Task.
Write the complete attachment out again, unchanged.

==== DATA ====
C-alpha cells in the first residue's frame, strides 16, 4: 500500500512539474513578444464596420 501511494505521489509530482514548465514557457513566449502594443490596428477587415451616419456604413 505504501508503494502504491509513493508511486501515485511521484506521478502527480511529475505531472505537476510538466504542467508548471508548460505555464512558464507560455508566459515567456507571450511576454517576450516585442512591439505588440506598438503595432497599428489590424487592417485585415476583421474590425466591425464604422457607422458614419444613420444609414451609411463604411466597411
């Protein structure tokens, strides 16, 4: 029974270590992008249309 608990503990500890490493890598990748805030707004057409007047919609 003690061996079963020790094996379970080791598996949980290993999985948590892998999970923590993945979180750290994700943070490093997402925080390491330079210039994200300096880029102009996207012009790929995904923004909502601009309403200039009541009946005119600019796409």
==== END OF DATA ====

C-alpha cells in the first residue's frame, strides 16, 4: 500500500512539474513578444464596420 501511494505521489509530482514548465514557457513566449502594443490596428477587415451616419456604413 505504501508503494502504491509513493508511486501515485511521484506521478502527480511529475505531472505537476510538466504542467508548471508548460505555464512558464507560455508566459515567456507571450511576454517576450516585442512591439505588440506598438503595432497599428489590424487592417485585415476583421474590425466591425464604422457607422458614419444613420444609414451609411463604411466597411
């Protein structure tokens, strides 16, 4: 029974270590992008249309 608990503990500890490493890598990748805030707004057409007047919609 003690061996079963020790094996379970080791598996949980290993999985948590892998999970923590993945979180750290994700943070490093997402925080390491330079210039994200300096880029102009996207012009790929995904923004909502601009309403200039009541009946005119600019796409």